Russia's renationalisation of its energy industry needs to be reversed, a senior government figure has warned.
The Yugansk sale has cost Yukos 60% of its capacity
Economy minister German Gref told the Kommersant newspaper that direct state involvement in oil was "unjustified".
His comments follow the sale of much of oil giant Yukos to cover back taxes - a deal which effectively took most of the firm's assets into public ownership.
On 28 December, another senior economic adviser called the sale "the swindle of the century".
Yuganskneftegaz, the unit which produced 60% of Yukos' output, had been seized and sold in December for less than $10bn to a previously unknown firm called Baikal Finance Group.
Baikal promptly passed into the hands of state-controlled firm Rosneft, itself shortly to merge with state gas giant Gazprom.
"We used to see street hustlers do this kind of thing," Andrei Illarionov - then economic adviser to President Vladimir Putin - told a press conference.
"Now officials are doing it."
Within days, he was stripped of most of his responsibilities.
Mr Gref, a well-known opponent of nationalisation in competitive parts of the market, was keen to distance himself from Mr Illarionov's comments.
The privatisation of companies such as Yukos in the 1990s had been badly handled, he said.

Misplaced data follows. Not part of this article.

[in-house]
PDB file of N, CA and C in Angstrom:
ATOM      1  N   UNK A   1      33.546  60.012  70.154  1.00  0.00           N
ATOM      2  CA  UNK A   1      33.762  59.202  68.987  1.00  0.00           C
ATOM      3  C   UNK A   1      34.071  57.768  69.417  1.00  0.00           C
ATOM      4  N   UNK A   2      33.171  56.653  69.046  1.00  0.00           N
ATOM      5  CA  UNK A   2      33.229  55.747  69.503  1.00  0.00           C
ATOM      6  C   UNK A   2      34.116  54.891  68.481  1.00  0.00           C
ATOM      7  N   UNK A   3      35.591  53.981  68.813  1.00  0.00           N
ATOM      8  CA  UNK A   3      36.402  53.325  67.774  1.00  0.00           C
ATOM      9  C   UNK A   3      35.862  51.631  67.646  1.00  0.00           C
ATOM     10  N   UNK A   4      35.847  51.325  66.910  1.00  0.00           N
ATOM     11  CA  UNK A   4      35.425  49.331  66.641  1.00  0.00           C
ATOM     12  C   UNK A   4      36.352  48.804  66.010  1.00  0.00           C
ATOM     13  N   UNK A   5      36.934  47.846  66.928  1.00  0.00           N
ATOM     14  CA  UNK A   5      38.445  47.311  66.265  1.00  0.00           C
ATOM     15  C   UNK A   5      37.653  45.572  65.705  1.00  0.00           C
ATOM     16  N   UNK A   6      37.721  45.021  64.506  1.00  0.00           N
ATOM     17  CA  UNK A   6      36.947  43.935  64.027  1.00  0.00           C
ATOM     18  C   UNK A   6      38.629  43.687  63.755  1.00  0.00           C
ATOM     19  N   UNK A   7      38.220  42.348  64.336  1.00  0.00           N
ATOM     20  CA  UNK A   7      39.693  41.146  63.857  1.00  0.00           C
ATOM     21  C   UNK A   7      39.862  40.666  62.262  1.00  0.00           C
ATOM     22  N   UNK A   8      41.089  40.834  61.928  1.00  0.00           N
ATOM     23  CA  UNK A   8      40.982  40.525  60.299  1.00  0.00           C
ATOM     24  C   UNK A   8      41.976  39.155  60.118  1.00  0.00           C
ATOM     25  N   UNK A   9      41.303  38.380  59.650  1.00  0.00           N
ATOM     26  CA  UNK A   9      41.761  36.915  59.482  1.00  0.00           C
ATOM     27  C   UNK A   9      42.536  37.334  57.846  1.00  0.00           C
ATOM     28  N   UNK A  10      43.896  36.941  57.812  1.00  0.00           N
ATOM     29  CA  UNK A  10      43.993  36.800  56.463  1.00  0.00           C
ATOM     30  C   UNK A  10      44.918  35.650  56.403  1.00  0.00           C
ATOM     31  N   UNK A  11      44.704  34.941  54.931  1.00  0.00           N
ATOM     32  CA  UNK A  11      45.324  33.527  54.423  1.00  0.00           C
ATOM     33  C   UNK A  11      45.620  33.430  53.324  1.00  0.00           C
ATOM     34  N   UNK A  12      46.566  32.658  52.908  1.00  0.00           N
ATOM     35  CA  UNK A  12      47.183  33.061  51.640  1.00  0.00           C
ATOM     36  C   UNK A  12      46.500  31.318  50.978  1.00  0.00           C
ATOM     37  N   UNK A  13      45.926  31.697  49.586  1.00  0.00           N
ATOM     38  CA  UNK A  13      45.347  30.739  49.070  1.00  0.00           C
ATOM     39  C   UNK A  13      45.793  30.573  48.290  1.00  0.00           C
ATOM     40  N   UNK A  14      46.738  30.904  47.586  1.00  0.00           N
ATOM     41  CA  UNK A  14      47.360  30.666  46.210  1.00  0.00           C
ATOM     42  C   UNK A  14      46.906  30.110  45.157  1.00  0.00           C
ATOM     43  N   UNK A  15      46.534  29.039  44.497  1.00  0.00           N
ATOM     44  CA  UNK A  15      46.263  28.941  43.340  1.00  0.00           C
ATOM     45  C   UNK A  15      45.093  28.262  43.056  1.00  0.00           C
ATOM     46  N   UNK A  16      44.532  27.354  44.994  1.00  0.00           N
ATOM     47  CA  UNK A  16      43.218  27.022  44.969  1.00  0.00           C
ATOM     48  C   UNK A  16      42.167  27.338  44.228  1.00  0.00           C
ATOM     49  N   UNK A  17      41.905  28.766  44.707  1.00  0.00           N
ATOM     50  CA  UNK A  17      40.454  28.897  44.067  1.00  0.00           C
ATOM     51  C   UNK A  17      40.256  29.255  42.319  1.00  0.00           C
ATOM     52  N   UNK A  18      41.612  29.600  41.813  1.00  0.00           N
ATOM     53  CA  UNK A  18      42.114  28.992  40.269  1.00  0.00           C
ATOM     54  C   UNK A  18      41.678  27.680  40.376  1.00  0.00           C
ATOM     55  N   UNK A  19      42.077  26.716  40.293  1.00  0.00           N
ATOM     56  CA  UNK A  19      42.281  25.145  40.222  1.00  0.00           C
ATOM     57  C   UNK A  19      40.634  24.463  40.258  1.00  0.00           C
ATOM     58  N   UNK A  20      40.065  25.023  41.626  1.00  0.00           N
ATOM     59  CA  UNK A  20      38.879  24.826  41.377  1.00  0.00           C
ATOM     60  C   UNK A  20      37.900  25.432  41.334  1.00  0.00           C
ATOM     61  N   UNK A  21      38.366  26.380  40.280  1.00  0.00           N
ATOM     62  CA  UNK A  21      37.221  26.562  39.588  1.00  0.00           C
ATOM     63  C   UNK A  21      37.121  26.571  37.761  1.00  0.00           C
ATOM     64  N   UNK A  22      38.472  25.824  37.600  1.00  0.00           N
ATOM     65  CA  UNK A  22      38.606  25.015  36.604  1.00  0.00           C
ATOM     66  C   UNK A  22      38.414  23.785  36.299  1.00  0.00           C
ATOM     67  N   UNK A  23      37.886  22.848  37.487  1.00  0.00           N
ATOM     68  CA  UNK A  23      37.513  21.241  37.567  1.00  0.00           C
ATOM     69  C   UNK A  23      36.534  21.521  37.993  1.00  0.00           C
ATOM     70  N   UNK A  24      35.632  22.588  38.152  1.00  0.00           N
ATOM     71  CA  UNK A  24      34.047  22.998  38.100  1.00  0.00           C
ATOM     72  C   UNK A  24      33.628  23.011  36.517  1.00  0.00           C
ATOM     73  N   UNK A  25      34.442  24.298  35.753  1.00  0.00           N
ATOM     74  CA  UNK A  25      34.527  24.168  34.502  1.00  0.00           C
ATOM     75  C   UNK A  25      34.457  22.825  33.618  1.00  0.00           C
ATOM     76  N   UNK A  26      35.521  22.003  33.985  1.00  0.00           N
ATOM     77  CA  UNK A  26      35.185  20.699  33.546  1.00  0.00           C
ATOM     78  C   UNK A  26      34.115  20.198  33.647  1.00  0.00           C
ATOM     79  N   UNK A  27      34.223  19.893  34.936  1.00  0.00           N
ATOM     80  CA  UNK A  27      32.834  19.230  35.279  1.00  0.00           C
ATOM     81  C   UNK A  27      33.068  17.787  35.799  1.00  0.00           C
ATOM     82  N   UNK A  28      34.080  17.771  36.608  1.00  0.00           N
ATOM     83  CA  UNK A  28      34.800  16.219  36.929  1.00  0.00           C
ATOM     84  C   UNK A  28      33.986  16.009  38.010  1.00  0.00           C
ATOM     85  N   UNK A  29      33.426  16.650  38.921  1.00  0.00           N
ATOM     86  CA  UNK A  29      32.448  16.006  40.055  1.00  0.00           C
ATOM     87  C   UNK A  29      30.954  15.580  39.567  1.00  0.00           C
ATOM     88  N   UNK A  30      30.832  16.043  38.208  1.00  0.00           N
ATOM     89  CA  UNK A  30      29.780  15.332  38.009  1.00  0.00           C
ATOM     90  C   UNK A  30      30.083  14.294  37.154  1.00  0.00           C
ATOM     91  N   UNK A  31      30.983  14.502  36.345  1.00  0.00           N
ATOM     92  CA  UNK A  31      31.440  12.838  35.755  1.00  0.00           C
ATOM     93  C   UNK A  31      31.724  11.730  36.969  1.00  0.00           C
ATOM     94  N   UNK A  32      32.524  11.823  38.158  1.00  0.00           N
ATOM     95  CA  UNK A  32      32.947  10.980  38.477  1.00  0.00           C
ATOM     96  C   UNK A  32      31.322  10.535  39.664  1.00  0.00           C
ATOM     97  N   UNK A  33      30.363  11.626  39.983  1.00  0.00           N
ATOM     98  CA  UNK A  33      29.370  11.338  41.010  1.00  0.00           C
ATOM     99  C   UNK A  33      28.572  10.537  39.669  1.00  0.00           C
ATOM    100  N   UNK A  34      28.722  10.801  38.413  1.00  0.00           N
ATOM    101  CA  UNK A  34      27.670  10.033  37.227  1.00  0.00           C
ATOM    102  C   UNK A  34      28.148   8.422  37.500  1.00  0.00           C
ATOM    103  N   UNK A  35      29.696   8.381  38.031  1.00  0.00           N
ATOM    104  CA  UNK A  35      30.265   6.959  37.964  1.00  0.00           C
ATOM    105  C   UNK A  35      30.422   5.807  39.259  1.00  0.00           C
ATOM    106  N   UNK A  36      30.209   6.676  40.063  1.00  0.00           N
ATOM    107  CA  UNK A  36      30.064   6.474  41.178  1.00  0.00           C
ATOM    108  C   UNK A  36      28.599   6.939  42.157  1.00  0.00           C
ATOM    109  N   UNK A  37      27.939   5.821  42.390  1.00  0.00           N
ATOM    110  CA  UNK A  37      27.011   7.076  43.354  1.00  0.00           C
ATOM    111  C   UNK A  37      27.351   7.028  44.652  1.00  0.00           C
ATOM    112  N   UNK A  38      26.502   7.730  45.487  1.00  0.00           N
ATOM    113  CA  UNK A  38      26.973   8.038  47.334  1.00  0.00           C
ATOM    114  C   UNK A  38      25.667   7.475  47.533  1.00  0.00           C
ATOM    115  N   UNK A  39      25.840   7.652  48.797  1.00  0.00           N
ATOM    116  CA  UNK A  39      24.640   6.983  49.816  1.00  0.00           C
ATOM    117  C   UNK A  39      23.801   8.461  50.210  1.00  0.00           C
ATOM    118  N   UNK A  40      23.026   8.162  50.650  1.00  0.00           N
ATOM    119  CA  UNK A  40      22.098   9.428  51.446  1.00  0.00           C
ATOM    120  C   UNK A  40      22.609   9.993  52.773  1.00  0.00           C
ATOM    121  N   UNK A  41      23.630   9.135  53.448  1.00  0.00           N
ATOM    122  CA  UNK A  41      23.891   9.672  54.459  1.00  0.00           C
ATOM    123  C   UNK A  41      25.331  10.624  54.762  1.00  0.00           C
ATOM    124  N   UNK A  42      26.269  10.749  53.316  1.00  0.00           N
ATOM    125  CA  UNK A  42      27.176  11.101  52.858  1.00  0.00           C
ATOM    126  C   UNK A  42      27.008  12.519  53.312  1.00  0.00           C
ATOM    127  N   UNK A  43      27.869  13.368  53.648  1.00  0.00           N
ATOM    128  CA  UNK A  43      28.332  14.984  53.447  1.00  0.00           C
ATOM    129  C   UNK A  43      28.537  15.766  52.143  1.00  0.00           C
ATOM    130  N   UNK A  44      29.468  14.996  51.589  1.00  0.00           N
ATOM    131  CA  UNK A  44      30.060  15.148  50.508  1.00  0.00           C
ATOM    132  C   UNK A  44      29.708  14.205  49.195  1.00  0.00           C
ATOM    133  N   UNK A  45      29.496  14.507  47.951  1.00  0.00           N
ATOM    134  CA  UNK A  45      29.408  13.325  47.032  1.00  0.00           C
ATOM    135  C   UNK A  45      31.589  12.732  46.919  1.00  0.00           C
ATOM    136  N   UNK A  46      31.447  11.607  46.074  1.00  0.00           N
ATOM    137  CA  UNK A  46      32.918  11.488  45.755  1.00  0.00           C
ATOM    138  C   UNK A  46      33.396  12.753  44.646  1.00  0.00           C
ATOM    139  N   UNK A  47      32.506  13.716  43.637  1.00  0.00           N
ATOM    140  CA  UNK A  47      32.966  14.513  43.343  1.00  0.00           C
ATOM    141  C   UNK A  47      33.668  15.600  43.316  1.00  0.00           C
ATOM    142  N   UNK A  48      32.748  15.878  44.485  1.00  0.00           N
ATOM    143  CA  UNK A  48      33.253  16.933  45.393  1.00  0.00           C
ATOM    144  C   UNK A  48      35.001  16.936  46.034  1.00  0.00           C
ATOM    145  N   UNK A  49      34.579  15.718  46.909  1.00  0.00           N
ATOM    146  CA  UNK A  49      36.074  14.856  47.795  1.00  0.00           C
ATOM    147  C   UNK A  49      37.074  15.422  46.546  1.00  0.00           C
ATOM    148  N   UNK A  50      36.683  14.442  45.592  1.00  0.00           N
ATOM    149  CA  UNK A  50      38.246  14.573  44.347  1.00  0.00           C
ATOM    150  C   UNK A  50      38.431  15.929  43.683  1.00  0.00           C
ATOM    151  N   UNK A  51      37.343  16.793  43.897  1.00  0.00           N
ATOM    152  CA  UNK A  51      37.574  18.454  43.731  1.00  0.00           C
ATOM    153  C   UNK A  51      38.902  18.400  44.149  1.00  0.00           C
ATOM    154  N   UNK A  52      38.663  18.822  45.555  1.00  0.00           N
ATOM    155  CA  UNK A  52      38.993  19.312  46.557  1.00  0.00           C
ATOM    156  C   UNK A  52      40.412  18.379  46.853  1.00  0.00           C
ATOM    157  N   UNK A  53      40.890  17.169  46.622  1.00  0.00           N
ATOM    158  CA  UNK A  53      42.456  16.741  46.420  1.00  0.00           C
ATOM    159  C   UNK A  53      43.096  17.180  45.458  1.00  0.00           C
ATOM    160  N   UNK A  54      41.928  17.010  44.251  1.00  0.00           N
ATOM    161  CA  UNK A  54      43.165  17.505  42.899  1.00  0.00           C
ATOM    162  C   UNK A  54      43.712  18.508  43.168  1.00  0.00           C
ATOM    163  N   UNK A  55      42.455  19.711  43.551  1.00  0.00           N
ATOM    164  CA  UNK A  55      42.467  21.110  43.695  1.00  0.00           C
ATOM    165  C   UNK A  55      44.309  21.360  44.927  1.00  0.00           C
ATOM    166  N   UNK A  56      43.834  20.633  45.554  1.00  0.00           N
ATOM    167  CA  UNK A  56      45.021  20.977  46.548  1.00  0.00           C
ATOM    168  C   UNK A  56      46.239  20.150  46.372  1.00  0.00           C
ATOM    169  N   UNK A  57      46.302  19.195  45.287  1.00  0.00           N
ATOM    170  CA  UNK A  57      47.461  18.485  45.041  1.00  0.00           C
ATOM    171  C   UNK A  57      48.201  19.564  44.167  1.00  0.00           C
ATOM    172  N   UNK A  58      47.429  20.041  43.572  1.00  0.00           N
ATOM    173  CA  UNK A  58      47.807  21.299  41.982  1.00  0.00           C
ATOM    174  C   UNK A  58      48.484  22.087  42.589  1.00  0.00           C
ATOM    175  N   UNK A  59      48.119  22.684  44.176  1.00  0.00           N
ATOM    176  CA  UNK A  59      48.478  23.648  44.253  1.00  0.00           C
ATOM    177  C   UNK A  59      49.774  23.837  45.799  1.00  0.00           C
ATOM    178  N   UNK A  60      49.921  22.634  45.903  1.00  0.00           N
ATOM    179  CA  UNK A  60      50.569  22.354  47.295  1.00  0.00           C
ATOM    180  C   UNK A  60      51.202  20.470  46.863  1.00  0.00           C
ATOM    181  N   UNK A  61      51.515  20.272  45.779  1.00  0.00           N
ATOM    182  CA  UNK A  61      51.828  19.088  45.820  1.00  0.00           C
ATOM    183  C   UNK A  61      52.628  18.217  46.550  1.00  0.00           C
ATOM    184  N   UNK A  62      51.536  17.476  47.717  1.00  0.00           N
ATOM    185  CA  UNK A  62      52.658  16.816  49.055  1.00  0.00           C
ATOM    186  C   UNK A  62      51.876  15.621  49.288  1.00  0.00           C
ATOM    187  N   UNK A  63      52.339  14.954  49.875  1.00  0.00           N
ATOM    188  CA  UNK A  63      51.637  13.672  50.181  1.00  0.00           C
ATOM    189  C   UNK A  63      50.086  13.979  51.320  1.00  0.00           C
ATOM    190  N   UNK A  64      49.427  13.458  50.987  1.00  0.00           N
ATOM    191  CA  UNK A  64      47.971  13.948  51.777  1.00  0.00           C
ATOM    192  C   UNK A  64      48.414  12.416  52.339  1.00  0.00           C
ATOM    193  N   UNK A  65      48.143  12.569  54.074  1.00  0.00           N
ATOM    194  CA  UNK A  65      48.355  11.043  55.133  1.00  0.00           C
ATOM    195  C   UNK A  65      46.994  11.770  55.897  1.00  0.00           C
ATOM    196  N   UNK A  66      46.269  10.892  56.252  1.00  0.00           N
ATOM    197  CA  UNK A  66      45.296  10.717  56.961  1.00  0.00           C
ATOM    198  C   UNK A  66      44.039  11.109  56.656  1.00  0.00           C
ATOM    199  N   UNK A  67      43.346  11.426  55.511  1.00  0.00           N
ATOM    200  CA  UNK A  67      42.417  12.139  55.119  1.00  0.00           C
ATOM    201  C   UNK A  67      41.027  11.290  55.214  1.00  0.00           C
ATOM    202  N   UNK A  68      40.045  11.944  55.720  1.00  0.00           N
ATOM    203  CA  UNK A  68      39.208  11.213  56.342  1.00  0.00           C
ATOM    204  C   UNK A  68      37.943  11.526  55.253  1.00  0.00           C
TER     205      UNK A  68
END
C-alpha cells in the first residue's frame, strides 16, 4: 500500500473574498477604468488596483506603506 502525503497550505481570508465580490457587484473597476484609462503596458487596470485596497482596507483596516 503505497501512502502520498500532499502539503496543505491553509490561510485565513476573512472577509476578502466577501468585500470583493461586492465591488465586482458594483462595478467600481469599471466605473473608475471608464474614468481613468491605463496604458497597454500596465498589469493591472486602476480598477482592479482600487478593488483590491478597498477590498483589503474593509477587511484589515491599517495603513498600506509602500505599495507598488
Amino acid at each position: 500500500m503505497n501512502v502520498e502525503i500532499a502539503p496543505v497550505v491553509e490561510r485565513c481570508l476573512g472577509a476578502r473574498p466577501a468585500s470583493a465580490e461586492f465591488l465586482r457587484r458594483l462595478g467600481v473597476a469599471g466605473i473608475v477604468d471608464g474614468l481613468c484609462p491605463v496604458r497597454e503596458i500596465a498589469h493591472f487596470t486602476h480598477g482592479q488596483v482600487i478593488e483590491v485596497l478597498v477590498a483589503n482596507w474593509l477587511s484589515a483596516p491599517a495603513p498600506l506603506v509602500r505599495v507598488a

But he stressed that the government needed to get out of oil.
"I think that Rosneft and Yuganskneftegaz, should it become a state-owned company, must be privatized," he said.
President Putin is taking the tax assault beyond Yukos
"Today our government is ineffective and state companies, as a result, are for the overwhelming part ineffective as well."
And he warned that using back taxes to deal with firms like Yukos - a technique now being applied by the Kremlin to several other firms - was a mistake.
"If we follow that logic, we should nationalise all businesses," he said.
Many large Russian companies, particularly in the energy sector, use complex webs of offshore companies to avoid taxes.
Quality, not quantity
Mr Gref also poured cold water on President Putin's promises of doubled economic growth within a decade.
The assault on Yukos' assets has been widely blamed for a slowdown in economic growth in recent months.
"The task is not simply to double GDP; instead it is to use GDP to qualitatively improve people's lives," Mr Gref told Kommersant.
"We don't need simply to increase GDP, but to improve its structure."
Instead of focusing on headline growth figures, Russia needed to focus on better institutions, such as a more efficient - and less corrupt - court system.